Despite the opposition of my family, I continued to walk in Jehovah’s way and was richly blessed. My wife took her stand for the truth and was baptized in 1975. We decided to live in Katako-Kombe, where there was already an established congregation. My parents worried about us because someone had told them that all Witnesses would be killed in 1975. When we refused to give up our association, they stopped sending us food, and we fell into great material need. I remember that on one occasion my young son collapsed from hunger after we had gone a day and a half without food. But then our Christian brothers brought us fish and meal. Later, my parents started to help us again, but our brothers never stopped giving us material aid.
In February 1975 my right arm became paralyzed and started to waste away. But I kept my faith and was determined to continue serving Jehovah with joy. I am happy to say that my arm later got strong again, and I can still move it today, which enables me to open my Bible and use the Society’s publications.
Courageous Before the Authorities
In 1977 the local commissioner accused me before the regional commission, which had just arrested a special pioneer in a nearby congregation. One day a soldier came for me with a summons. I prayed with my family, encouraged the congregation, and then went with him. Thanks to Jehovah’s spirit, I was able to give a courageous answer to the charges, and after a long discussion with the civil and military authorities, I was released along with the special pioneer.
Some months later, I was summoned by another commissioner, and again, with Jehovah’s help, I was able to defend the good news with joy and courage. I had a long discussion with this person, and at the end of it, he released me and personally pushed my wheelchair out of his office. Then he said quietly: “Come to my home this evening.” After a number of visits, I was able to start a Bible study with him. Eventually, I had seven home Bible studies with different persons in authority. Most of them attended the congregation meetings organized locally.
I asked Jehovah to help me, despite my sickness, to fulfill my vow to serve him with all my strength. Without officially enrolling, I tried to meet the requirements of an auxiliary pioneer. Jehovah helped me to succeed, so I filed an application for this service for the months of June to October. Then the Society accepted my application to be a regular pioneer, and I started this service in November 1976. In September 1977 my joy was complete when I received an assignment as special pioneer with the congregation at Katako-Kombe.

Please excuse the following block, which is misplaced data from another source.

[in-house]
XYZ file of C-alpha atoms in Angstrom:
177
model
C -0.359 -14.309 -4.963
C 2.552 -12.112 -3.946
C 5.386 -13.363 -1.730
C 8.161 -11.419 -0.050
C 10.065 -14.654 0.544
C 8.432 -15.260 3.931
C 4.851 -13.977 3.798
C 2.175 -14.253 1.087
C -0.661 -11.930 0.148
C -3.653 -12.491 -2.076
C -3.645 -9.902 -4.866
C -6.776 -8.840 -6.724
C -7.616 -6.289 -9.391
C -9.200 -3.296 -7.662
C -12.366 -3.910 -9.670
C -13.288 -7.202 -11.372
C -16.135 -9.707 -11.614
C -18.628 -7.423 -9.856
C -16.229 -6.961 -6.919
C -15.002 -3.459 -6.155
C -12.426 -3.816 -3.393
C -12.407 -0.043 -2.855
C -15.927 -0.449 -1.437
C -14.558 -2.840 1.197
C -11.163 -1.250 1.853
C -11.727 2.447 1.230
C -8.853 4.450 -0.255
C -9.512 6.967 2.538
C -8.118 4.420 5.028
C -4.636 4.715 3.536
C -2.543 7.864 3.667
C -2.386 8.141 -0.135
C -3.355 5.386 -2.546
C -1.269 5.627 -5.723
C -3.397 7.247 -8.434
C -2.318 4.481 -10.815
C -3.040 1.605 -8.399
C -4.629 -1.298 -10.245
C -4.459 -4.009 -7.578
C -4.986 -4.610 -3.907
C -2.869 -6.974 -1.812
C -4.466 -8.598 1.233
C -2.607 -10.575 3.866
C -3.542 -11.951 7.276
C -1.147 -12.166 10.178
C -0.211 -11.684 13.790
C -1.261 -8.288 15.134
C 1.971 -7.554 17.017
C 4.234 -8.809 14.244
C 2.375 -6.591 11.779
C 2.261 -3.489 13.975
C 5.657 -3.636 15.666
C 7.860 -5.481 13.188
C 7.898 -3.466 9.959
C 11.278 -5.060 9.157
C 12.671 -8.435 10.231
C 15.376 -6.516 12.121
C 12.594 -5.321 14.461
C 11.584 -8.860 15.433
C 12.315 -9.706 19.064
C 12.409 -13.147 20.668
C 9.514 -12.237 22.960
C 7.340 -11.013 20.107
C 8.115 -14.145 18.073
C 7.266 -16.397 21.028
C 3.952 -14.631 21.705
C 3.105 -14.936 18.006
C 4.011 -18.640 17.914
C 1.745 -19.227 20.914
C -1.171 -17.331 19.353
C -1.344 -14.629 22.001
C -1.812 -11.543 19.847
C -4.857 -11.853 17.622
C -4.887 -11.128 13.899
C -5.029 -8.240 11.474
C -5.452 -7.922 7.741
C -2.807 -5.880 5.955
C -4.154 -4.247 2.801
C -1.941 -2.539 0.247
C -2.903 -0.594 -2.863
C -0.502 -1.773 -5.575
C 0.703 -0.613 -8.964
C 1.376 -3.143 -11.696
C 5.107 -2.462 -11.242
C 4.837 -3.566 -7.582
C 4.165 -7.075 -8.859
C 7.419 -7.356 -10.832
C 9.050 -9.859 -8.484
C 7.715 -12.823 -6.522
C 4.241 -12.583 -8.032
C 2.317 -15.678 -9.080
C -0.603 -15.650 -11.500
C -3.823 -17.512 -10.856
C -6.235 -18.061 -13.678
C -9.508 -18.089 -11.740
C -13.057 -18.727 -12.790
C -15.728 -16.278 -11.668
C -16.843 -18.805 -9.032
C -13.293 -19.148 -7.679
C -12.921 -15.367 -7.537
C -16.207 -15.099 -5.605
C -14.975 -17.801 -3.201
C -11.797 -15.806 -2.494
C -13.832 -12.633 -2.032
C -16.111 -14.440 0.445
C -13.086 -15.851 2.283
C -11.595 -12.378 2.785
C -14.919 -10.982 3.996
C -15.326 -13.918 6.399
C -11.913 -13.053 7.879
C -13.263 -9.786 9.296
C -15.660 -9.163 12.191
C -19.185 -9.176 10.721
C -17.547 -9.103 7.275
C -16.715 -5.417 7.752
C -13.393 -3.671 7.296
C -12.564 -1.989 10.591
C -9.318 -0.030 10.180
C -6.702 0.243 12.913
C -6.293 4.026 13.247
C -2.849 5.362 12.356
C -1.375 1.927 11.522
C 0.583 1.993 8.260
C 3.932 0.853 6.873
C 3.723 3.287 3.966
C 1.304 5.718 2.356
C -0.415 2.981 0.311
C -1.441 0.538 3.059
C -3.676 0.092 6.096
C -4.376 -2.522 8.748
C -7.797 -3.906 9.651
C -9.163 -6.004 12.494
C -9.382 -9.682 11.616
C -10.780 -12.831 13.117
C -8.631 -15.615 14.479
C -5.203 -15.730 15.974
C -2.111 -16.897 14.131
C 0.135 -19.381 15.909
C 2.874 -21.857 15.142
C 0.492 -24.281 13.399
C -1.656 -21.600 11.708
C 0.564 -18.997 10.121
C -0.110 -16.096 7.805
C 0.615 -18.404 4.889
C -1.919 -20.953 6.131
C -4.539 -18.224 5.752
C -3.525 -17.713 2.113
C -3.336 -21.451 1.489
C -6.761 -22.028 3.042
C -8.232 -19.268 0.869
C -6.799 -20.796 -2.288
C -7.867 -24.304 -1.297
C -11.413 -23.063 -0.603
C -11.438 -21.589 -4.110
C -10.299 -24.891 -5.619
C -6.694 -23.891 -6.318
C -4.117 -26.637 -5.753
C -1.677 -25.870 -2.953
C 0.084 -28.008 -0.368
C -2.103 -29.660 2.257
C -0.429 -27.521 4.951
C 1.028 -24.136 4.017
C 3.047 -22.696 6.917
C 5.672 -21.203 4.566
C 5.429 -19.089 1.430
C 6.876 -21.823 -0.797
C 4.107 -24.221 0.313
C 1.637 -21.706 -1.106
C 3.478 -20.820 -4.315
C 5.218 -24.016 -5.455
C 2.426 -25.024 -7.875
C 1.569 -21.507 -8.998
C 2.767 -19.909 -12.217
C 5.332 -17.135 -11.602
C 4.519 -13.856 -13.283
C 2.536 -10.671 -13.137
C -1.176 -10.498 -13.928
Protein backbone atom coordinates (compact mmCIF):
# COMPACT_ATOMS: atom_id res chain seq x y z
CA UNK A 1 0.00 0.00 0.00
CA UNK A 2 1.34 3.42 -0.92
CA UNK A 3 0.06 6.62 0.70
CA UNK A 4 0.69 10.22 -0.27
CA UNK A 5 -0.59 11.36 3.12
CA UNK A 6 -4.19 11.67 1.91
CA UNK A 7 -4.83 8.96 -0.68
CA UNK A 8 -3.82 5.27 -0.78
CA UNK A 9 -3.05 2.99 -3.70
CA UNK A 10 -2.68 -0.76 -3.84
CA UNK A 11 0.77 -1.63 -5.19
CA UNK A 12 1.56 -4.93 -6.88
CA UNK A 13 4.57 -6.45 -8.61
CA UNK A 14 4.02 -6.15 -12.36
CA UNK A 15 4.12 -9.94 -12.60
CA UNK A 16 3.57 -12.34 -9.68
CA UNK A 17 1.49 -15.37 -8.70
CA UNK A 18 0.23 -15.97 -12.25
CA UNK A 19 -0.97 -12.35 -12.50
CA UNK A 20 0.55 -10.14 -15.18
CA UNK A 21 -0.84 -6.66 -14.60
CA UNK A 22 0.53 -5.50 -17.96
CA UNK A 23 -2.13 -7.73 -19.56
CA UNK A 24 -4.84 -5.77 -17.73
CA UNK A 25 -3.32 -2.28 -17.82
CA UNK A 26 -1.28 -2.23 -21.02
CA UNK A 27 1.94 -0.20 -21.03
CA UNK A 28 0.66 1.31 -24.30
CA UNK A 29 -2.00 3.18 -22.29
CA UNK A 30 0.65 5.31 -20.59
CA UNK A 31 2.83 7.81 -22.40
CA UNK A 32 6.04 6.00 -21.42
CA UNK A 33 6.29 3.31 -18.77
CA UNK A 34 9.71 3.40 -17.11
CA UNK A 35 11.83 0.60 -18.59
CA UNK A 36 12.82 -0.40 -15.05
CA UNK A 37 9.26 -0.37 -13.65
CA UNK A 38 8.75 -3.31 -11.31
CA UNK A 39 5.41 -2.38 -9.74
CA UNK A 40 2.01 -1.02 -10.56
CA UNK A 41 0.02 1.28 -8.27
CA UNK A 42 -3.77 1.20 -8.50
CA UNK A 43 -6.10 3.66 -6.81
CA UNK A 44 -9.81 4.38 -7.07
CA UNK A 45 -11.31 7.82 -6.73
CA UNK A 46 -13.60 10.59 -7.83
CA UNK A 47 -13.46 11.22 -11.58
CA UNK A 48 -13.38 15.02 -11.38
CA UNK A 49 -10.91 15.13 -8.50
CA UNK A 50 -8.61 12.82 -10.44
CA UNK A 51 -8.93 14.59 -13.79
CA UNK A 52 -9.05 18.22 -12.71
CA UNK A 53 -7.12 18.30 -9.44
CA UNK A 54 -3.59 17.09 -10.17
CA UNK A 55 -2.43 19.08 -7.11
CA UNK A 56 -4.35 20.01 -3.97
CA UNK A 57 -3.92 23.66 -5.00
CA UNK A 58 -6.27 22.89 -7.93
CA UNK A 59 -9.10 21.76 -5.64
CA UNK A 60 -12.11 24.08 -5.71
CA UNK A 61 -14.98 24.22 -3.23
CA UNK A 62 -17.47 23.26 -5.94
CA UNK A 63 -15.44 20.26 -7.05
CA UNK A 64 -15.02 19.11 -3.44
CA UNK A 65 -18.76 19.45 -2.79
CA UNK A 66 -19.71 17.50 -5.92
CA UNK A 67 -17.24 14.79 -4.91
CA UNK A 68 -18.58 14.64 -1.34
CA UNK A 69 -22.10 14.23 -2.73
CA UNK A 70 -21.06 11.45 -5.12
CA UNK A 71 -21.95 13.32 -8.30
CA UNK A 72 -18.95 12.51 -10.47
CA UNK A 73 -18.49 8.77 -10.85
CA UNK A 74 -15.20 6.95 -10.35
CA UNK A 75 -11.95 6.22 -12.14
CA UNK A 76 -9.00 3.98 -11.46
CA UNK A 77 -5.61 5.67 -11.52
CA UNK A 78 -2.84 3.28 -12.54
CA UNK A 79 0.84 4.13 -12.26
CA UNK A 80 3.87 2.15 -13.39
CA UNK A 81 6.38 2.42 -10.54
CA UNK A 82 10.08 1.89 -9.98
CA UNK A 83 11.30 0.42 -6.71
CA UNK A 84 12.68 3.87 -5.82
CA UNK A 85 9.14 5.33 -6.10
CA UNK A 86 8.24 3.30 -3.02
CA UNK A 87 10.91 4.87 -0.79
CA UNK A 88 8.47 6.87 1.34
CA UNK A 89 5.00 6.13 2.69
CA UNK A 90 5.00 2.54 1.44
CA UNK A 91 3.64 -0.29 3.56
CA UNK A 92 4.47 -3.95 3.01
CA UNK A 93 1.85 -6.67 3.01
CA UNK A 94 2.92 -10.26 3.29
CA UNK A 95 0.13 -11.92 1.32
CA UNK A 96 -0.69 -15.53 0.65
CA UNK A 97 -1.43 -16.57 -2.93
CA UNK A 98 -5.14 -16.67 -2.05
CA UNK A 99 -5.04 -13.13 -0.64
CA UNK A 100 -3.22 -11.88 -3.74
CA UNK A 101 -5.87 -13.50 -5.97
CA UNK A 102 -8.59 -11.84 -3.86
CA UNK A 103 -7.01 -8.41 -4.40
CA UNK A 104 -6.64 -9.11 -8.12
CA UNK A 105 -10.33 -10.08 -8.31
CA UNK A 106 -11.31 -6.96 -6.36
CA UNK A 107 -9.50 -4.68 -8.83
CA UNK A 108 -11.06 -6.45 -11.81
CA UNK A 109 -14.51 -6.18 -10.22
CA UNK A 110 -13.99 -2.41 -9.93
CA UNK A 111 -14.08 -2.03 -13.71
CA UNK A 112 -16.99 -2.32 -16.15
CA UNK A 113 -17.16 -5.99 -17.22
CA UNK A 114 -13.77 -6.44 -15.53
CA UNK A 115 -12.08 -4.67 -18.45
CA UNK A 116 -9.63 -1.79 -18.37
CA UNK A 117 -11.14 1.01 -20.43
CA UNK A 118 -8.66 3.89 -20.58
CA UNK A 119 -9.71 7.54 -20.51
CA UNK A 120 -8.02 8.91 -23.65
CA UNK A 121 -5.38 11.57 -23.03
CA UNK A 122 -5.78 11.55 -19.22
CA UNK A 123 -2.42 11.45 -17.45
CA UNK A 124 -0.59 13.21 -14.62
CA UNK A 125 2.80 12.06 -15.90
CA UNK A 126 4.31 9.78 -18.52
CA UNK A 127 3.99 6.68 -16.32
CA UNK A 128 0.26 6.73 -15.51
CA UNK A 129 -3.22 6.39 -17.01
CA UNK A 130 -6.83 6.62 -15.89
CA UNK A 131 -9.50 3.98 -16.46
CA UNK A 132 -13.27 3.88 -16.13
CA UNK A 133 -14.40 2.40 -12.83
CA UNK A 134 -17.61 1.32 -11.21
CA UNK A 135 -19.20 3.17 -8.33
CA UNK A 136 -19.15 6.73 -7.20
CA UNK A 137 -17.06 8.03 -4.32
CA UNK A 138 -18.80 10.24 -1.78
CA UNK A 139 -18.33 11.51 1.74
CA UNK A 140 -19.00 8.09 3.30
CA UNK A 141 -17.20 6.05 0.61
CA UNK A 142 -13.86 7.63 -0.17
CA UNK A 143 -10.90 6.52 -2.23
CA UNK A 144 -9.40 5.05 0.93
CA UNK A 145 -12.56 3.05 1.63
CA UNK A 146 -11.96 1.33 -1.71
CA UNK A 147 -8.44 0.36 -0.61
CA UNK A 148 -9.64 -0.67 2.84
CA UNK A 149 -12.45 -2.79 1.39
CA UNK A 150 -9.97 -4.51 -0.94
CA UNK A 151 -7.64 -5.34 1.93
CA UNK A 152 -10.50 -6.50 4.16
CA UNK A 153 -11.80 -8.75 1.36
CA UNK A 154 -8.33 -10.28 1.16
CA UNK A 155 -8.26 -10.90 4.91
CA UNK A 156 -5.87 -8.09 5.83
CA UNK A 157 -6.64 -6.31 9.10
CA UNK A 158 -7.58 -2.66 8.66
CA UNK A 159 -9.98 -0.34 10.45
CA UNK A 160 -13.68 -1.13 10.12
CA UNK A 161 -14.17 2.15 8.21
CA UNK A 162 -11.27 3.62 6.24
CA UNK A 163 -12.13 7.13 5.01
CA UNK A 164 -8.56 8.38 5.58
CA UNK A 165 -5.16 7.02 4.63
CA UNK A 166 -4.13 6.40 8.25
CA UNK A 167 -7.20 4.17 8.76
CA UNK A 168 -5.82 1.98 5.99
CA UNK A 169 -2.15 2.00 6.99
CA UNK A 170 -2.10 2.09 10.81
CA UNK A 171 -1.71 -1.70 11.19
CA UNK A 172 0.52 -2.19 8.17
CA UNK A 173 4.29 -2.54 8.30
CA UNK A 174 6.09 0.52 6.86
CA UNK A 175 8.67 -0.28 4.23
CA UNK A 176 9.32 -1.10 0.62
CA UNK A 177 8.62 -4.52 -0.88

How was I able to accomplish this? I covered the territory in my wheelchair with the help of my dear wife and the brothers in the congregation. Sometimes I even went out alone on crutches. Once or twice I fell. Then I would just wait, immobile on the ground, until a passerby would help me get up and give me back my crutches. I always remembered the determination of the apostles and disciples of Jesus. (Acts 14:21, 22; Hebrews 10:35-39) Each time I fell, I prayed that Jehovah would not let me get discouraged but, rather, give me the strength to keep serving him. I kept in mind the marvelous promise recorded in the prophecy of Isaiah, that “the lame one will climb up just as a stag does.”—Isaiah 35:6.
The more I increased my service, the more I was able to overcome my physical handicaps. In 1978 I had the privilege of attending the Kingdom Ministry School at Lubumbashi, which involved traveling a total of 1,200 miles [2,000 km] by truck, boat, and train. Truly, for this trip Jehovah made full might abound in my case. (Isaiah 12:2; 40:29) Now I can even walk—with great difficulty—up to 300 feet [100 m] without the aid of crutches. I am convinced that Jehovah heard my prayer back in 1973 to give me the strength to serve him with determination.
In 1984, after seven years in the congregation at Katako-Kombe, I received a new assignment to work with the congregation at Lodja-Centre. A year later we started a new book study 7 miles [12 km] away, and soon we started another 20 miles [30 km] from that one. This latter one was soon recognized as an isolated group and in 1988 was accepted as a congregation, where I presently serve as an elder.
Pioneering has been very good for me, both spiritually and physically. Out in the service, on my crutches, I was able to accomplish the exercises recommended by the doctors. I am much stronger now than when I started pioneering, and my desire is to endure in this work to the end. I am anxious to see how Jehovah will help me to “climb up just as a stag does” at a time when I will no longer have to endure the sharp pains of this illness.
With all my heart, I thank our heavenly Father, who has given me strength, courage, and the full-time service. I am now 36 years of age, and after 11 years in the pioneer work, I hope to continue, whatever the future may hold. I am determined to use all my vital force in honoring and praising the great God Jehovah.